I’ve generally taken a pretty dim view of focus groups, which seem to be used mostly to detect and amplify unthinking prejudices. But, I have to admit, that probably is due at least in part to the fact that my prejudices aren’t very close to those of the median focus group participant. So, it wasn’t until I saw focus group results matching my own thoughts that I paid any attention to the question of whether the results actually meant anything.
According to the SMH report, participants in two Ipsos focus groups almost uniformly saw Morrison’s response to the bushfires as “pathetic” and “lacking empathy”. In each case, eight of nine respondents gave such negative views. Ipsos also concluded there was “little confidence” Labor leader Anthony Albanese would have provided better leadership, with descriptions like “weak” and “bland” being offered. Regular readers won’t be surprised to learn that I agree with both judgements.
But how much can we learn from an exercise involving only eighteen participants? Surprisingly, the answer is, quite a lot. Use q to denote the proportion of the population who approve of Morrison
If the population from which the group was drawn was evenly divided between approvers and disapprovers, the chance of getting results like this would be tiny. This table (look at N=18, x = 16, p 0.5) gives it at 0.000584. A classical hypothesis test would reject the null hypothesis (or, in the usual jargon, find a statistically significant effect) for any chance below 0.05. Using a more sensible, Bayesian approach, with just about any prior distribution, the updated estimate of for the distribution of q would lie entirely below 0.25 (25 per cent approval). We could do something similar for Albanese, but the exact numbers aren’t given.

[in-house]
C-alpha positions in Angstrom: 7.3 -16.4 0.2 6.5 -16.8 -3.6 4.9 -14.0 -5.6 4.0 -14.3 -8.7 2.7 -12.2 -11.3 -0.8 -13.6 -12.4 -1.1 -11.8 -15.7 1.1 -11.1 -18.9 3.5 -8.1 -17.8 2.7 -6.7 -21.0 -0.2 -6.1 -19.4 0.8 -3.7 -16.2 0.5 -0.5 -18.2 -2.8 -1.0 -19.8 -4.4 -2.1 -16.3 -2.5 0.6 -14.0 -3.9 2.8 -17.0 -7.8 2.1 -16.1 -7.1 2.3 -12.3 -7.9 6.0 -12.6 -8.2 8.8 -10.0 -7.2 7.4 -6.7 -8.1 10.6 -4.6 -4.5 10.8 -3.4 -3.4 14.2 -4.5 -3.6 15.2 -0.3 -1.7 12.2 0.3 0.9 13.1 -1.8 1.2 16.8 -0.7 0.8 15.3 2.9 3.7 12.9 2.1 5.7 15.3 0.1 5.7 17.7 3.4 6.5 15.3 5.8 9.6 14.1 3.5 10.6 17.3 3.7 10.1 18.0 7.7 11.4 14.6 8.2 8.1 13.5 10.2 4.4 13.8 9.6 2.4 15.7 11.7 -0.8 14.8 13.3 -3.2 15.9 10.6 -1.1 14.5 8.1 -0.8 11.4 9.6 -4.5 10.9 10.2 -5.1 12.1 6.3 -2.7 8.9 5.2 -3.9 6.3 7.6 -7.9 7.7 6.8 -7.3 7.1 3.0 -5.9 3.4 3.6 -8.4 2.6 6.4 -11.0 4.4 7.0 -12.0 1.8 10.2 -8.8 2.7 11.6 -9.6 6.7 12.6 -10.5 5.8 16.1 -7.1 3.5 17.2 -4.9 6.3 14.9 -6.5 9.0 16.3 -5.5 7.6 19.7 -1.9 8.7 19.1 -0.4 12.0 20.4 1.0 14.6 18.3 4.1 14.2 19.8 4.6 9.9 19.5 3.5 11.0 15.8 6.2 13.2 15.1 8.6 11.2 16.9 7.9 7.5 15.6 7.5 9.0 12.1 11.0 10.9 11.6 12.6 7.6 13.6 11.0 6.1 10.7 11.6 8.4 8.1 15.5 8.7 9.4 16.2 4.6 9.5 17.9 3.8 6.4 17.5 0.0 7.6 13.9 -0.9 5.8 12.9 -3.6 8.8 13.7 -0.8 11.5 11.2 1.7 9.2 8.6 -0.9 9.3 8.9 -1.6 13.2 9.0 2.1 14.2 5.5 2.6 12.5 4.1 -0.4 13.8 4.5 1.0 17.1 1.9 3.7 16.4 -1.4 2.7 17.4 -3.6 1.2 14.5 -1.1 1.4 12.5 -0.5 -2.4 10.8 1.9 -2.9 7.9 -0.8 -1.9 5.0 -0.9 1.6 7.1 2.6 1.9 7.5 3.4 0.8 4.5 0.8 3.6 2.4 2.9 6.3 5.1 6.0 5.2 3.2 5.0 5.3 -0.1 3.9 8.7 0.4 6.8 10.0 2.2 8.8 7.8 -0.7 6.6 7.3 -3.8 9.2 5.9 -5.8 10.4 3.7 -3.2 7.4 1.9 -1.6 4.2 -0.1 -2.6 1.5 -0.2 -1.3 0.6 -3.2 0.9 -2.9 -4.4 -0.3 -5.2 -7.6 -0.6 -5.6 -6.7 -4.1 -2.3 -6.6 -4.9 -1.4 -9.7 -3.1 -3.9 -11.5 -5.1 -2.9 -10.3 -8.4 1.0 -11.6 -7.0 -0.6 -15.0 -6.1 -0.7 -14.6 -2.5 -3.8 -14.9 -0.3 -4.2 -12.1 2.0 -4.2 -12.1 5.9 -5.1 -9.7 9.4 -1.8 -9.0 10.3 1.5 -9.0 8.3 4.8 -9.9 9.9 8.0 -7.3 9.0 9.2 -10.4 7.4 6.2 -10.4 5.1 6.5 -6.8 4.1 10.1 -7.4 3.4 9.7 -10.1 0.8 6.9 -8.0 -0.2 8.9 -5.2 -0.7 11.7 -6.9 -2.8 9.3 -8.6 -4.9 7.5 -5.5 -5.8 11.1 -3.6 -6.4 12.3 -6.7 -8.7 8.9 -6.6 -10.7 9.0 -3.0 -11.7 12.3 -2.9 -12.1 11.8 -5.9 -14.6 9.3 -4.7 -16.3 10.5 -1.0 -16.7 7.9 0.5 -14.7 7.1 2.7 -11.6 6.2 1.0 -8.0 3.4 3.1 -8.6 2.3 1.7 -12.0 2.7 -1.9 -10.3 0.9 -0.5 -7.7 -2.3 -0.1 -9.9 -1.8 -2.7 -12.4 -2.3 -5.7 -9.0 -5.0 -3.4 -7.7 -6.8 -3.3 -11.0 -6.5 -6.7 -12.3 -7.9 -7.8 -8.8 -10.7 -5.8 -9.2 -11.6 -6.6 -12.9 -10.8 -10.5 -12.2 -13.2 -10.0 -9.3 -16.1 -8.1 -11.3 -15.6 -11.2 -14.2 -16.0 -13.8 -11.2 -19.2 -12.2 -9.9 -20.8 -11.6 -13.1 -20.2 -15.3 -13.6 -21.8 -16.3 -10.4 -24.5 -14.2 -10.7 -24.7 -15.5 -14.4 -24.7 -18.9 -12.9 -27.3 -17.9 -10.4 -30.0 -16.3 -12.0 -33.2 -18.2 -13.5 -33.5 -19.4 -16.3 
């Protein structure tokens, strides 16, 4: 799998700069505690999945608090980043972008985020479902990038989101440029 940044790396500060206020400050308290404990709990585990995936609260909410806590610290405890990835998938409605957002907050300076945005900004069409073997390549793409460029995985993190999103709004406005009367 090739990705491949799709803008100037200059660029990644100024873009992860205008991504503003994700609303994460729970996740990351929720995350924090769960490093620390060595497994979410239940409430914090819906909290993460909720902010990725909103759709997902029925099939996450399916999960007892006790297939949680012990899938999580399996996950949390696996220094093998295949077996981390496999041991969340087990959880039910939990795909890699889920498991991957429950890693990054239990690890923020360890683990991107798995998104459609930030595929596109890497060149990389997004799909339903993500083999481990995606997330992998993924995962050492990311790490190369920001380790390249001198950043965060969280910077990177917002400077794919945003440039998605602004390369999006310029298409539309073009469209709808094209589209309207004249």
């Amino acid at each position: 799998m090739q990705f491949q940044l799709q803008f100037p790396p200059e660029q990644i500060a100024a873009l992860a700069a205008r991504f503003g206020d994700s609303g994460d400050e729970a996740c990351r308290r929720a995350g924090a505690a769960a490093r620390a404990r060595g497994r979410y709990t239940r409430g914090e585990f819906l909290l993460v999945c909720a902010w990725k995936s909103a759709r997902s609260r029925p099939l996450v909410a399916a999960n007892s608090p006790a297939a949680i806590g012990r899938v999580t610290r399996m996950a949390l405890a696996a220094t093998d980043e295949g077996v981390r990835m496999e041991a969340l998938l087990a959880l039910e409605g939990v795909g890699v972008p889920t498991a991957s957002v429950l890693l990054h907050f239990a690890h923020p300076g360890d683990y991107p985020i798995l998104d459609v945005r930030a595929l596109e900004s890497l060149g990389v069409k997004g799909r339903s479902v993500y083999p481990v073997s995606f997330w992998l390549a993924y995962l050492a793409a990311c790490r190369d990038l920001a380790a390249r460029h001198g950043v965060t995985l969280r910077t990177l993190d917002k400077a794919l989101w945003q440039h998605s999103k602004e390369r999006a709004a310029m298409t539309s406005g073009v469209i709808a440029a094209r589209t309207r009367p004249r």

These numbers are substantially worse than the approval/disapproval numbers given by Newspoll. So what is going on?
First, the focus groups were drawn from Sydney and Melbourne, where Morrison is less popular than in Australia as a whole (though that makes things look even worse for Albanese).
Second, the focus group was not a random sample, though the members were chosen to be representative of the population. With high refusal rates this is also a problem for standard polls, but maybe not as severe.
Third, for both focus groups and standard polls, the pollsters may ask questions in ways that encourage particular ways of framing the issues, and therefore encourage particular respondents. My guess is that the poll setting encourages people to answer more in line with their party preference, which limits extreme results like those in the focus group. To spell this out, Liberal voters might be critical of Morrison in a focus group discussion, but still tell a pollster they approve of his performance.
Finally, the focus group answers emerge from discussion and may therefore be subject to ‘groupthink’ effects. With an election two years away, it’s hard to know whether this is a plus or a minus. If a negative view of Morrison is widespread, people who were initially on the fence, and not closely interested in politics, are likely to be exposed to it over time.
That’s a lot of analysis for one little focus group. But it’s better than trying to read the tealeaves from my Twitter feed which is, of course, uniformly hostile to Morrison and mostly unenthused by Albo.